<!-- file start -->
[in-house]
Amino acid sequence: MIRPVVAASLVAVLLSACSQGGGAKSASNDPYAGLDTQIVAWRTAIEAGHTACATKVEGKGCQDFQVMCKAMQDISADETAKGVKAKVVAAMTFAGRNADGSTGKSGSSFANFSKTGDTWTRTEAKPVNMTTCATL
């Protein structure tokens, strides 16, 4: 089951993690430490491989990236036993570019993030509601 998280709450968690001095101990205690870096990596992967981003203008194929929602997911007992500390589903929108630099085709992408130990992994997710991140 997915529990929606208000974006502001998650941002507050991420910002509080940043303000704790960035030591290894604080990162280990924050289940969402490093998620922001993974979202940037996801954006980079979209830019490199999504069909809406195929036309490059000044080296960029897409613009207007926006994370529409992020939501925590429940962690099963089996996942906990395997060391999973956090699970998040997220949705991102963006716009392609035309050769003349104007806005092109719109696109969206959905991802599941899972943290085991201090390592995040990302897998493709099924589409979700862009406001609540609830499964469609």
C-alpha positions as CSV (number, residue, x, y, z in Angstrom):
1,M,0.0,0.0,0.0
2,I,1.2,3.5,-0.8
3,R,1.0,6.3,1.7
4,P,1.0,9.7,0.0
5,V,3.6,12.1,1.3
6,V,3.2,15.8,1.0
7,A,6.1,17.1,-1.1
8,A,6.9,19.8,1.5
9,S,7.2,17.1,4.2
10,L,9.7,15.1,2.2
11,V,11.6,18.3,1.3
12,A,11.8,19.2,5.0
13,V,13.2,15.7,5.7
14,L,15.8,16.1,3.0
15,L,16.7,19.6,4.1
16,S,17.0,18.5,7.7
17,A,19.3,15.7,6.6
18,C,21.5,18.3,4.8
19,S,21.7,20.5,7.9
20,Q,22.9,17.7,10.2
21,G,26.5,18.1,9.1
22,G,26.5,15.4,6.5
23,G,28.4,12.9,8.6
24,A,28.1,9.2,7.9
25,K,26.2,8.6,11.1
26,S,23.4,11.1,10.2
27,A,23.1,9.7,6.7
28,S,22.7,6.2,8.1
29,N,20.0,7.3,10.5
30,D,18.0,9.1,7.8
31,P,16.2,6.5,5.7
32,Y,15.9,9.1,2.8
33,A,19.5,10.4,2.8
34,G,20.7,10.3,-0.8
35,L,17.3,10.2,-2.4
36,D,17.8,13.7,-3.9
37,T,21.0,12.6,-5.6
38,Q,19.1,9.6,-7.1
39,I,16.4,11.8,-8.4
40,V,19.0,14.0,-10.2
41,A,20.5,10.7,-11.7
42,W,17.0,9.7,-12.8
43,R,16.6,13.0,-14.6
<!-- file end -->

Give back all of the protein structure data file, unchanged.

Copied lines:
[in-house]
Amino acid sequence: MIRPVVAASLVAVLLSACSQGGGAKSASNDPYAGLDTQIVAWRTAIEAGHTACATKVEGKGCQDFQVMCKAMQDISADETAKGVKAKVVAAMTFAGRNADGSTGKSGSSFANFSKTGDTWTRTEAKPVNMTTCATL
């Protein structure tokens, strides 16, 4: 089951993690430490491989990236036993570019993030509601 998280709450968690001095101990205690870096990596992967981003203008194929929602997911007992500390589903929108630099085709992408130990992994997710991140 997915529990929606208000974006502001998650941002507050991420910002509080940043303000704790960035030591290894604080990162280990924050289940969402490093998620922001993974979202940037996801954006980079979209830019490199999504069909809406195929036309490059000044080296960029897409613009207007926006994370529409992020939501925590429940962690099963089996996942906990395997060391999973956090699970998040997220949705991102963006716009392609035309050769003349104007806005092109719109696109969206959905991802599941899972943290085991201090390592995040990302897998493709099924589409979700862009406001609540609830499964469609």
C-alpha positions as CSV (number, residue, x, y, z in Angstrom):
1,M,0.0,0.0,0.0
2,I,1.2,3.5,-0.8
3,R,1.0,6.3,1.7
4,P,1.0,9.7,0.0
5,V,3.6,12.1,1.3
6,V,3.2,15.8,1.0
7,A,6.1,17.1,-1.1
8,A,6.9,19.8,1.5
9,S,7.2,17.1,4.2
10,L,9.7,15.1,2.2
11,V,11.6,18.3,1.3
12,A,11.8,19.2,5.0
13,V,13.2,15.7,5.7
14,L,15.8,16.1,3.0
15,L,16.7,19.6,4.1
16,S,17.0,18.5,7.7
17,A,19.3,15.7,6.6
18,C,21.5,18.3,4.8
19,S,21.7,20.5,7.9
20,Q,22.9,17.7,10.2
21,G,26.5,18.1,9.1
22,G,26.5,15.4,6.5
23,G,28.4,12.9,8.6
24,A,28.1,9.2,7.9
25,K,26.2,8.6,11.1
26,S,23.4,11.1,10.2
27,A,23.1,9.7,6.7
28,S,22.7,6.2,8.1
29,N,20.0,7.3,10.5
30,D,18.0,9.1,7.8
31,P,16.2,6.5,5.7
32,Y,15.9,9.1,2.8
33,A,19.5,10.4,2.8
34,G,20.7,10.3,-0.8
35,L,17.3,10.2,-2.4
36,D,17.8,13.7,-3.9
37,T,21.0,12.6,-5.6
38,Q,19.1,9.6,-7.1
39,I,16.4,11.8,-8.4
40,V,19.0,14.0,-10.2
41,A,20.5,10.7,-11.7
42,W,17.0,9.7,-12.8
43,R,16.6,13.0,-14.6